This was enough. Christ’s reply has become one of the most known imperatives in the human language, “Begone, Satan!” The devil could just go so far, and no further. Christ told the demon, again quoting from the scriptures, that there are two kinds of adoration that human beings can practice: either adoring the evil spirit as the ruler of this world, or adoring the true God, who is the only One whom we may serve.
St. Augustine’s City of God is the masterpiece in Christian literature explaining through a score of chapters what is the only real warfare that had ever been fought in world history. It is a war between the City of God, whose Leader is Christ, the Son of God; and the City of Man, whose master is Lucifer.
We are so accustomed to thinking of idolatry as an ancient form of paganism that no longer exists. The exact contrary is the truth. Idolatry in the modern world is widespread. It is nothing less than the worship of Self, inspired by the father of lies who tells people it is their will which they are to follow; it is their choices they are to make; it is their world in which they are living, and not the fantasy that religious zealots picture as created and ruled by an infinite God.


Mary, Mother of God and Mother of the universe, protect us from the wiles of the evil spirit, teach us to follow your example of humility in submitting our wills to the will of your divine Son. He conquered the evil spirit and gave us the grace to follow His example. Amen.
 For the full text of Fr. Hardon's commentary go here:

 Laudator Jesus Christus!

Wednesday, February 10, 2016

Ash Wednesday, Lent and Sacrifice

And so it begins, the annual period of penance and preparation for the great festival of the Lord's Paschal Mystery.  I hope everyone made it to Mass today, and that you were able to fight your way through the crowds of occasional Catholics who tend to help fill the churches on Ash Wednesday--and I would guess probably a fair number of non-Catholics, as well.  Indeed, the observance of Lent for many people has descended to the secular level, having been robbed of all or nearly all religious significance. 

I have a personal theory about this, and it has to do with the message of today's Gospel reading, which is essentially the same in both the Novus Ordo and Traditional Latin Mass.  You all know the drift:  Our Lord instructs the faithful during the Sermon on the Mount on the things to avoid in the "Lenten triad" of prayer, fasting and almsgiving, in addition to giving us the Our Father. Essentially, Jesus admonishes us against showing off:  don't stand around praying on street corners, don't heap up empty words in prayer like the pagans, and when giving alms don't let the left hand know what the right is doing.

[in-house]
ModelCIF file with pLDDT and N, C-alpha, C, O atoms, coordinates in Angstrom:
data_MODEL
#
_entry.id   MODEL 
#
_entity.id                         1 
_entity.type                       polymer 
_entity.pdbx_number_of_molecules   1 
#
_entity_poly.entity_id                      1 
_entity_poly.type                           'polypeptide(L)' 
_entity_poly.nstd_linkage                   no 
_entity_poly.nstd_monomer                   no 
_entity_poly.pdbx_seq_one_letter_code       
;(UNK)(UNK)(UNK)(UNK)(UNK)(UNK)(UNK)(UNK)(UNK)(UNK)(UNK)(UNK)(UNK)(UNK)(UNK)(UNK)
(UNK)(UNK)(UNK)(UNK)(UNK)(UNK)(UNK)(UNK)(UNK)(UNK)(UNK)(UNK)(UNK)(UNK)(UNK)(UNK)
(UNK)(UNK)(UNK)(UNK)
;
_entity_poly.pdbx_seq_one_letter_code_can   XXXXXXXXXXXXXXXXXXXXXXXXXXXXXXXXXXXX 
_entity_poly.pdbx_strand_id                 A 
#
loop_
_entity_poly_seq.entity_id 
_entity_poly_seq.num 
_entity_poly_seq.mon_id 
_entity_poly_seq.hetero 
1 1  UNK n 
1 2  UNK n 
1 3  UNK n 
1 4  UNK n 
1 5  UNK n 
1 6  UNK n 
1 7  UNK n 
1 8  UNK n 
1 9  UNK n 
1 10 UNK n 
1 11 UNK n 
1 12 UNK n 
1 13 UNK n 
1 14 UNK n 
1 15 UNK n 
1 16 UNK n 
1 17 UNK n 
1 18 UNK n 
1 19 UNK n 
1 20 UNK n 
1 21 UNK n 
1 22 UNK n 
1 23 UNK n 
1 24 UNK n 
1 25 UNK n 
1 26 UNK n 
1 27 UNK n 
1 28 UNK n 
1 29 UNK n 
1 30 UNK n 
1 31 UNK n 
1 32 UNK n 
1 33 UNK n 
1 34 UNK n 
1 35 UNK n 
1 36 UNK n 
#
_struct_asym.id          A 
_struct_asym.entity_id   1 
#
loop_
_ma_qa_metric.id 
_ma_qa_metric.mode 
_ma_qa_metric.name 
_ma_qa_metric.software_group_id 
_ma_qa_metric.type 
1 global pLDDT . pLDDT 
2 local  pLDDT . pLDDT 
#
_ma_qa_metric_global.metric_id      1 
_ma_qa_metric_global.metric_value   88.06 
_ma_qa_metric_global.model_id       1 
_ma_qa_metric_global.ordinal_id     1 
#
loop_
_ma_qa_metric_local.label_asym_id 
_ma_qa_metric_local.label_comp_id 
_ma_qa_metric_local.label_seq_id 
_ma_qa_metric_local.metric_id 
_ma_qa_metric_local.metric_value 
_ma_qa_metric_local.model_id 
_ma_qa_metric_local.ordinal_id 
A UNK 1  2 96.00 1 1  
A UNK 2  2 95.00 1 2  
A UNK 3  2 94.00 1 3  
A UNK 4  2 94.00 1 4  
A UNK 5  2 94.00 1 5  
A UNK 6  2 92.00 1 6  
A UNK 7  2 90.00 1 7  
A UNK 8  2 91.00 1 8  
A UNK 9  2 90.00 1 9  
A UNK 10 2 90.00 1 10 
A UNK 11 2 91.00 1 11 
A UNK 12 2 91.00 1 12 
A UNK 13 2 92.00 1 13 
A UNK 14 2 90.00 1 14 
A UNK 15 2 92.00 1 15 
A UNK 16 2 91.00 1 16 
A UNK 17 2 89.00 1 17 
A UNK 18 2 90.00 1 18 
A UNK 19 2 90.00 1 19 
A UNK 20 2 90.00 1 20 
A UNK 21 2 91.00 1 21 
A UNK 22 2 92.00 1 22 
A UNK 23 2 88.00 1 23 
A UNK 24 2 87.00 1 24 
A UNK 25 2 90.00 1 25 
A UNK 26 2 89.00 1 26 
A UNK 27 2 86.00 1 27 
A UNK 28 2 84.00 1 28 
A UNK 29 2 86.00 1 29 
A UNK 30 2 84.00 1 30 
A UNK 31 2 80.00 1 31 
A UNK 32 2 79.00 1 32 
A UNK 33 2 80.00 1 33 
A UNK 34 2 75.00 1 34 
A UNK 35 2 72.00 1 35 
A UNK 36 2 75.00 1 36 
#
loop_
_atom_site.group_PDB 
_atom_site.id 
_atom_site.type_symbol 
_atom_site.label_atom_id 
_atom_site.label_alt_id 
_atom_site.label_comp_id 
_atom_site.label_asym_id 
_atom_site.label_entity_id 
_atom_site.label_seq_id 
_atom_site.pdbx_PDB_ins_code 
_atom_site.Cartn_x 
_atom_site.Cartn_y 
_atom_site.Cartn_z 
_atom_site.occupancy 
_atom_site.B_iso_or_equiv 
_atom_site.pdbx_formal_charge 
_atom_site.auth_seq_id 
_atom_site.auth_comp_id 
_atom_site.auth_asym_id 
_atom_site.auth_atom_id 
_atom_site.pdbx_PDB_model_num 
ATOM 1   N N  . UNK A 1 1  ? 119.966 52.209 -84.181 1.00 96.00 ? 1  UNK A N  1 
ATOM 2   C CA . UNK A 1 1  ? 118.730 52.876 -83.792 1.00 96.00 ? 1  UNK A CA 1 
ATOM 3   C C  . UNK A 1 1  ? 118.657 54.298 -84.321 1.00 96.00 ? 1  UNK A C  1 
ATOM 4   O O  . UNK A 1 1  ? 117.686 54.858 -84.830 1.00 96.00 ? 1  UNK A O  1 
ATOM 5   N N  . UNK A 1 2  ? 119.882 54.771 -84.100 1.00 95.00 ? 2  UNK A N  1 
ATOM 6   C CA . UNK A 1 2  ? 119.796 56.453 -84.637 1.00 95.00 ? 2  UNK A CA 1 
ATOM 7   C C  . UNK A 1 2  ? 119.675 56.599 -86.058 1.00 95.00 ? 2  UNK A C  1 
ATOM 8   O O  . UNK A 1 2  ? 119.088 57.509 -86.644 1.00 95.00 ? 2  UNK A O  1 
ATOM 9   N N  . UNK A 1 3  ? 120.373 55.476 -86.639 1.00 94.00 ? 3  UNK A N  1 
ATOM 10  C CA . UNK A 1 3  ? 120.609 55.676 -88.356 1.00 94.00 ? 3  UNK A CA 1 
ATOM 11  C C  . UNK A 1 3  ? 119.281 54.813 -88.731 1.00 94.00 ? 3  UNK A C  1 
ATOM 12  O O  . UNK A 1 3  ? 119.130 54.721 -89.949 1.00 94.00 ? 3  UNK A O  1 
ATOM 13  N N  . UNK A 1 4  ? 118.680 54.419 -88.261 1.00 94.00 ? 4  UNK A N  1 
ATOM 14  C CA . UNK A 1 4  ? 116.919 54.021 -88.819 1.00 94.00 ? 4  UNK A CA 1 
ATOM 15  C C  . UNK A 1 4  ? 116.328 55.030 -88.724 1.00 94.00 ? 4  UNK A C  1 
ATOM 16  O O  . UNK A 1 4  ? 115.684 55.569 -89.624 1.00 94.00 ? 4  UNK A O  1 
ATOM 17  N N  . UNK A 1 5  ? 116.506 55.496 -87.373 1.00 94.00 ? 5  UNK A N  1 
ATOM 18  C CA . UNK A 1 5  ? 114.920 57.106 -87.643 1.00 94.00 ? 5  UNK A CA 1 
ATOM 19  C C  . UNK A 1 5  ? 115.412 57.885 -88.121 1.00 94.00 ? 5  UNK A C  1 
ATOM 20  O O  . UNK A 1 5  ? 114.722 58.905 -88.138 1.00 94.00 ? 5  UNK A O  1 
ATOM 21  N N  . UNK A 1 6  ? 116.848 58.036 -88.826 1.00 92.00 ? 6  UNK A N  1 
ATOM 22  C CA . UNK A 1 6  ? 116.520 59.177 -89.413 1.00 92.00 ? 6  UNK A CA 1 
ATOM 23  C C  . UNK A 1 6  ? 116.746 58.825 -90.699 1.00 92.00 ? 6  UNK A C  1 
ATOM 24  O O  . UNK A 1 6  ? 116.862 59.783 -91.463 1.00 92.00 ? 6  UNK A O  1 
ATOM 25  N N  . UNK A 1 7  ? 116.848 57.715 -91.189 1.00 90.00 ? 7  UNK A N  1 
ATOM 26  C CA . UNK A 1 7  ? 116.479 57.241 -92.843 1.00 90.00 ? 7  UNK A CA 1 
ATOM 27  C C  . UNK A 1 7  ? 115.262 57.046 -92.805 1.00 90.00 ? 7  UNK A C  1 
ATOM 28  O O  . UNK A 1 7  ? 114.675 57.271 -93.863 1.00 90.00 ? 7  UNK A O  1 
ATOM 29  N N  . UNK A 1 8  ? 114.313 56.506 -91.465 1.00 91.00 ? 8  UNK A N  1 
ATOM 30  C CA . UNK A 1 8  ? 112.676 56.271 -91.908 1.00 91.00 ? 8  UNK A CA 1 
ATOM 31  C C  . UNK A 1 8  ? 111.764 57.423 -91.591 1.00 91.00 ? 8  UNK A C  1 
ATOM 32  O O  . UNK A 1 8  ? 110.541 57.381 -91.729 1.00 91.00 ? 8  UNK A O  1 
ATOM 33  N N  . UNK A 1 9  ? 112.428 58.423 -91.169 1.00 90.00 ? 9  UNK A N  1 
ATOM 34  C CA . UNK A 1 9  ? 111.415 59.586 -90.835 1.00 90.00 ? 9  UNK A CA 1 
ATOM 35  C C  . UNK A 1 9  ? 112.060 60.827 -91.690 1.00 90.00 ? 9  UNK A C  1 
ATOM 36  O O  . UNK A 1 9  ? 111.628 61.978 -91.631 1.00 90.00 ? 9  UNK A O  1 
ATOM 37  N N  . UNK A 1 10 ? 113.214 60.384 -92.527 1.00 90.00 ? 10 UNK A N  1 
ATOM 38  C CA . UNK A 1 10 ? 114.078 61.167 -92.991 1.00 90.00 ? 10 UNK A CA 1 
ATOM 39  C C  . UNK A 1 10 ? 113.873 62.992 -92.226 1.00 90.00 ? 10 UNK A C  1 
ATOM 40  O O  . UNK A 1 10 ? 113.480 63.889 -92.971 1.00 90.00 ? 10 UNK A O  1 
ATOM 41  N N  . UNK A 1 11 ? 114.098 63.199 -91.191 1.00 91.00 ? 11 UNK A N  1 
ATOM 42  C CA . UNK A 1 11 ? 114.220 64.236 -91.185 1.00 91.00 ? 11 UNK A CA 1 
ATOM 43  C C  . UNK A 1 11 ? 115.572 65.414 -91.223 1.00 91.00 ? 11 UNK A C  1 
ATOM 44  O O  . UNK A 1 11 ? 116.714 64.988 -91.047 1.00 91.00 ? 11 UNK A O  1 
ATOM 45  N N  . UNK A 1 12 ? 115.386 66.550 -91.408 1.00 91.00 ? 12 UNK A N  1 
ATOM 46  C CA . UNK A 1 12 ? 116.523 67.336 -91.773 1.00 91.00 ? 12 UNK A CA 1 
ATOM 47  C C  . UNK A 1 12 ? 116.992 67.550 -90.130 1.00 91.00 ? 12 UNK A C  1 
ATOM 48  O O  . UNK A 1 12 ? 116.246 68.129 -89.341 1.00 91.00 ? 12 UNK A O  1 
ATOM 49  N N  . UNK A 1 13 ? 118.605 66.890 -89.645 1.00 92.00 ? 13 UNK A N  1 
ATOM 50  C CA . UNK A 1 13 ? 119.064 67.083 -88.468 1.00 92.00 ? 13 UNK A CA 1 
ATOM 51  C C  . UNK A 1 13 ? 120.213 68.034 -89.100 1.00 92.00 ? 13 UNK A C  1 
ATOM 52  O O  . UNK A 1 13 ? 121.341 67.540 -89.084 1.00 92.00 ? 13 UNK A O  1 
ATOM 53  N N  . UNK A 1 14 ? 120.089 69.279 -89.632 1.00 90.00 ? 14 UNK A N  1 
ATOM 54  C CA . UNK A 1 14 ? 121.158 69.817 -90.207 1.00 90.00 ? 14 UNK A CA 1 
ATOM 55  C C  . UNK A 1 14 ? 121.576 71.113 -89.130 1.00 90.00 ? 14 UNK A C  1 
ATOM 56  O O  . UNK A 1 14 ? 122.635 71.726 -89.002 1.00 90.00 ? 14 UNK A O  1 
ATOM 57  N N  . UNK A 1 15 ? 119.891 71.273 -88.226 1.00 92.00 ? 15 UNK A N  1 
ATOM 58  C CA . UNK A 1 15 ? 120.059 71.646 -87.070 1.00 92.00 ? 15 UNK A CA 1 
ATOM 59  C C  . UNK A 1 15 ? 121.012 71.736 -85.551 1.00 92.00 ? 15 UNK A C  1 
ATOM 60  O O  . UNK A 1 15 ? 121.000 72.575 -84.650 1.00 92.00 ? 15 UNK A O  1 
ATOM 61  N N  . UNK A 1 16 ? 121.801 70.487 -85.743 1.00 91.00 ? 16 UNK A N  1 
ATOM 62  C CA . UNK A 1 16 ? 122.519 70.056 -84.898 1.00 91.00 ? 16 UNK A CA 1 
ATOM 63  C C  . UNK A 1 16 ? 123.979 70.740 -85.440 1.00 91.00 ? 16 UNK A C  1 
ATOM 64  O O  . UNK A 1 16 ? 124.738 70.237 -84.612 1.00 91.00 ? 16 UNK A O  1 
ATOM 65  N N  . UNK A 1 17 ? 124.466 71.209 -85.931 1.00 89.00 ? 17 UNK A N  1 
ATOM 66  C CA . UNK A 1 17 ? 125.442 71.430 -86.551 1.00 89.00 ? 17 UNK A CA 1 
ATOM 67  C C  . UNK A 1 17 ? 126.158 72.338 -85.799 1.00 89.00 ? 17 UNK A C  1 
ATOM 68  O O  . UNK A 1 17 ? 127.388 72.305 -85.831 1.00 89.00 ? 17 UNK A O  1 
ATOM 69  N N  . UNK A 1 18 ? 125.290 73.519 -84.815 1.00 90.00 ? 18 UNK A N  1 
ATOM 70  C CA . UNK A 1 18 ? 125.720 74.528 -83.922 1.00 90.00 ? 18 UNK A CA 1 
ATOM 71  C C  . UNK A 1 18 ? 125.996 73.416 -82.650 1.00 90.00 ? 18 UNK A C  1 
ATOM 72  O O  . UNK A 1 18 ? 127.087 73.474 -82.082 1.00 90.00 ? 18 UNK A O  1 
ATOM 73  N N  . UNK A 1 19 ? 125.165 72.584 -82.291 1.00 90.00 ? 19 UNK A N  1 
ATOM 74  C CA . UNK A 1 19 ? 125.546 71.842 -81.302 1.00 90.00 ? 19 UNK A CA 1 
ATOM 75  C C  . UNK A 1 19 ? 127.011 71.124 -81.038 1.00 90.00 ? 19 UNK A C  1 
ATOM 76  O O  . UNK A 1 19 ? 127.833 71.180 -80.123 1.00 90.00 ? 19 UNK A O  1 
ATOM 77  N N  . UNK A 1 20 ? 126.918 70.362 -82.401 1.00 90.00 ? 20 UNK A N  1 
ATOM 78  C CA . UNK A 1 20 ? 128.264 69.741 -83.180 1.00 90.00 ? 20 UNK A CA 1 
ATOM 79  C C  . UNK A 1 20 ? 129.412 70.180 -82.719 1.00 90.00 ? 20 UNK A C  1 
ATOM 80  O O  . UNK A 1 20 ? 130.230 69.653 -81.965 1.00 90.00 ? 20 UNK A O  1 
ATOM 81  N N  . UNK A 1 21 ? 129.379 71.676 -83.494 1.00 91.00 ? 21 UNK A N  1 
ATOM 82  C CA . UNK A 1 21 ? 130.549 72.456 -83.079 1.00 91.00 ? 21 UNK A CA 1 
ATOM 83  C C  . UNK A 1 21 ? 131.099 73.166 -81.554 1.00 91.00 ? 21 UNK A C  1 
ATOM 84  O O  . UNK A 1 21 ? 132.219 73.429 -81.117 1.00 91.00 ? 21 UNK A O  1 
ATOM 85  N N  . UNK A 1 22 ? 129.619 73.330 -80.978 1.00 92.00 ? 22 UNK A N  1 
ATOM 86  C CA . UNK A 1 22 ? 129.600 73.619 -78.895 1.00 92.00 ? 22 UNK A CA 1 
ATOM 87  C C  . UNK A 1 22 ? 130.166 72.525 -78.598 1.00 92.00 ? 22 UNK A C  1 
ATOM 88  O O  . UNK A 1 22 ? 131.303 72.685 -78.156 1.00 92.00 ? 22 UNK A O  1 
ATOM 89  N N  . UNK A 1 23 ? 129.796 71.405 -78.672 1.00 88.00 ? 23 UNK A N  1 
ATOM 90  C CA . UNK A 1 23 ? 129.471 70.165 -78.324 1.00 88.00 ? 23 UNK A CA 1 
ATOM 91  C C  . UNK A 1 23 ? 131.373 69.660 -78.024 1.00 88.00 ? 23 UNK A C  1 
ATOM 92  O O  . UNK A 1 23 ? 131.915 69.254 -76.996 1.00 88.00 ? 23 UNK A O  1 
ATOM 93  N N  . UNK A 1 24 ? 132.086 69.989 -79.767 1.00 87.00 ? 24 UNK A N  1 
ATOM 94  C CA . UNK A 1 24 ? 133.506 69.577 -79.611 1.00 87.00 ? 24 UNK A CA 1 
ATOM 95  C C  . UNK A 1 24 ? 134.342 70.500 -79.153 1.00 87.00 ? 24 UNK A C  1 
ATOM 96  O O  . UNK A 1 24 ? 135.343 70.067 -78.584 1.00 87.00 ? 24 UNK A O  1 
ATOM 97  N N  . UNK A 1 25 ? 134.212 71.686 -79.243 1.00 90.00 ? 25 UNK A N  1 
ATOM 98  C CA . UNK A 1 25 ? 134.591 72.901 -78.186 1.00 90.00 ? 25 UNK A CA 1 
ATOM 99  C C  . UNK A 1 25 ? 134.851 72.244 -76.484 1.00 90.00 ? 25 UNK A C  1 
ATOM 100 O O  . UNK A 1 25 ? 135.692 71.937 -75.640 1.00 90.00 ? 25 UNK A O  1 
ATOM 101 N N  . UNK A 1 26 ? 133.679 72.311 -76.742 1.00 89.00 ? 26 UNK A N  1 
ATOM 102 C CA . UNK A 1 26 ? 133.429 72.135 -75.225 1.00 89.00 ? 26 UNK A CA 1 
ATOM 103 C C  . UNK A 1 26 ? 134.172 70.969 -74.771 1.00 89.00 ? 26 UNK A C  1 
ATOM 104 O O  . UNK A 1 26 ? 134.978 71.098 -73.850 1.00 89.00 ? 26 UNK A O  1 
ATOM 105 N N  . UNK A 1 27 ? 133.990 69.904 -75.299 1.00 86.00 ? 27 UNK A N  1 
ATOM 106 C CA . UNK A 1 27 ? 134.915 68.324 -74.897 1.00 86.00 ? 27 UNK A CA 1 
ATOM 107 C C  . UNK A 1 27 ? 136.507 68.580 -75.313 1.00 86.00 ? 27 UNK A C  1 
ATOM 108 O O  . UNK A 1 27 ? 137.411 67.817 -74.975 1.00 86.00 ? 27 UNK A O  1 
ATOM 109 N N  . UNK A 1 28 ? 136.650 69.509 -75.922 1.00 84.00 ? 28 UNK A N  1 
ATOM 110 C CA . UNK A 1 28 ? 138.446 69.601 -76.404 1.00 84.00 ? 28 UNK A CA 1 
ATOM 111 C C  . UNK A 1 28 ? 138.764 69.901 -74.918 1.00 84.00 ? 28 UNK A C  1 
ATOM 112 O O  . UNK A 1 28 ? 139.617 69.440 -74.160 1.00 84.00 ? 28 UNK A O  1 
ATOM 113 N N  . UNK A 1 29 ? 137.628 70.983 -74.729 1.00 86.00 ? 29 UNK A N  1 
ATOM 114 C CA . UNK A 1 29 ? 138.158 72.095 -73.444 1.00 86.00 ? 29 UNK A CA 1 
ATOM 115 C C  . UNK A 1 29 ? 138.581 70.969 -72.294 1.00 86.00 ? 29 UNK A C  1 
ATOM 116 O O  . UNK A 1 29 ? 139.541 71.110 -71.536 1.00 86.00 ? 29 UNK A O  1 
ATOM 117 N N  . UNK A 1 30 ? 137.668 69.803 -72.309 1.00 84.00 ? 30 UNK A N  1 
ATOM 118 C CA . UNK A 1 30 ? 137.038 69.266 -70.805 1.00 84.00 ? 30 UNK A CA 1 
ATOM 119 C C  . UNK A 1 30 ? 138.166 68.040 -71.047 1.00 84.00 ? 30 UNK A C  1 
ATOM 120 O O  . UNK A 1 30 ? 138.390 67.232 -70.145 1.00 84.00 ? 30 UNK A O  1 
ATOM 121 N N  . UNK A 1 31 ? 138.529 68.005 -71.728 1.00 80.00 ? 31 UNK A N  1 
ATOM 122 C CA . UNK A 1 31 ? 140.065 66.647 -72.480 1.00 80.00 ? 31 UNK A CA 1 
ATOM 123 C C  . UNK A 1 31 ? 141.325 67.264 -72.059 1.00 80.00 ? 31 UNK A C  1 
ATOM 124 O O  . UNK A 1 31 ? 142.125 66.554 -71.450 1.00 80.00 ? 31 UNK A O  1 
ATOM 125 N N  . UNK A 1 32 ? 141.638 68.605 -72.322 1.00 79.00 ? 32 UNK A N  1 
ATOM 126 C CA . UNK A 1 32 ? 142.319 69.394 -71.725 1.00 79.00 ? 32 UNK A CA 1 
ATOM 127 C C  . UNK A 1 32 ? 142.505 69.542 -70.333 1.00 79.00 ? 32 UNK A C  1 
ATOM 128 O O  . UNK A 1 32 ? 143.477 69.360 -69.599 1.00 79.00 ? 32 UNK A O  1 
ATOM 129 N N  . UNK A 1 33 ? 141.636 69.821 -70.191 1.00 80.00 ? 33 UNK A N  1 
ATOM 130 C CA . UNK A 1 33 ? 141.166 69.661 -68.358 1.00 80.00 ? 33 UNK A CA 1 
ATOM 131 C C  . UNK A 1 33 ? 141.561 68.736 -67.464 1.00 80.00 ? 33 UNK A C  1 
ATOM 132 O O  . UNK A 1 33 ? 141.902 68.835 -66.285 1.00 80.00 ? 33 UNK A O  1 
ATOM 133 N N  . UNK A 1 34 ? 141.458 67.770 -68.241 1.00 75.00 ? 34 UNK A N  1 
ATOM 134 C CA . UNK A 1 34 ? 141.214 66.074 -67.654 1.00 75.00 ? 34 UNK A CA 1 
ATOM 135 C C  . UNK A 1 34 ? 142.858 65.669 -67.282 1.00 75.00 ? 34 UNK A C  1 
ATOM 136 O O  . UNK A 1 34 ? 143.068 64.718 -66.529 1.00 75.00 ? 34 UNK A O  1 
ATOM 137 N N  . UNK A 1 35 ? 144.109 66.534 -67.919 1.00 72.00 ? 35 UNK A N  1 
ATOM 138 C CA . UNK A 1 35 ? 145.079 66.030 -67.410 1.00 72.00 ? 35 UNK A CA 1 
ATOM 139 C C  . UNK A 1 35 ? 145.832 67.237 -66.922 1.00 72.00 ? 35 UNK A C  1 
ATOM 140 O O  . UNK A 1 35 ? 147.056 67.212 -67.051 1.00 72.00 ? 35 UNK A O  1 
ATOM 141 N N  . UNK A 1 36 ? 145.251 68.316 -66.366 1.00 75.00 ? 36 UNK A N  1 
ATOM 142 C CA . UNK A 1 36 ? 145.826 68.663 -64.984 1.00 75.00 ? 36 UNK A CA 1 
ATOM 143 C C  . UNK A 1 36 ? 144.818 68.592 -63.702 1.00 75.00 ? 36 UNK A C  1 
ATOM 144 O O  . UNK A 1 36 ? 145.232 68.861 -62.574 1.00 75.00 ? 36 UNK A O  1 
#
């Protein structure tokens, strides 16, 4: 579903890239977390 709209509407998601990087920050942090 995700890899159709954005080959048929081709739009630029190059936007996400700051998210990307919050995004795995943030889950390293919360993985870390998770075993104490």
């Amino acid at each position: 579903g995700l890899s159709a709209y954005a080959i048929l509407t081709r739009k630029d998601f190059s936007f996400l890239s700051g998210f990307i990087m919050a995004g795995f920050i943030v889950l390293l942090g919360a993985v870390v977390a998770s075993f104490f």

Yet hundreds of people descend on every parish on Ash Wednesday who rarely if ever darken the door any other day, perhaps with the exception of Christmas and Easter.  Why?  Forgive me if I suggest that for most of these, their purpose probably is not to reconcile with our Lord and his Church through a faithful pursuit of the Lenten discipline of prayer, fasting and almsgiving, going to confession and attending Mass every week and possibly even some weekdays.

A goodly number of them are there for one thing, and one thing only: to get those ashes applied to their foreheads.  In my experience, after the imposition of ashes a significant number of people head for the exits, not even sticking around for the real purpose of the Mass.  Even those who stay, if they are occasional Mass-goers, probably are only there for the ashes.

Do any of these people comprehend and internalize the meaning of the ashes, as a symbol of dying to self and seeking to rise in new life with Christ through repentance and conversion of heart, or understand what Lent is supposed to be all about? I think not; if they did, they wouldn't be occasional Catholics in the first place.  It's all about the badge, a show-off sign for their friends and family and the public.  "Look at me, I'm holy." They will flaunt their badges, brag to their friends about how they are giving up chocolate or coffee or something equally trite, and disappear from church for the next six and a half weeks.  In other words, exactly what Christ warned against in the Gospel today.   I pray that at least some of these people might respond to the grace they received by attending Holy Mass and truly enter into the season of Lent with the purpose for which the Church gives it to us.

And speaking of that purpose...I just criticized as "trite" the giving up of chocolate or coffee, which seem to be widespread choices for Lenten "discipline", if my anecdotal experience over many years in the workplace, combined with references seen in the popular media, is any indication.  This sort of choice reflects two things, in my view: First, the aforementioned general secularization of the season, and second, the loss of the meaning of the Lenten discipline even among many nominally practicing Catholics.  In a secularized environment, where for most people Lent has become nothing more than a short-term variant of a New Year's resolution, giving up something relatively insignificant is an easy way to be cool and do a little showing off, just like getting the ashes on the forehead.  For those 25% or so of self-identified Catholics who actually go to Mass at least weekly, however, a more elevated understanding of the nature and purpose of Lenten sacrifice should be the rule, rather than the exception.  Sadly this seems not to be the case.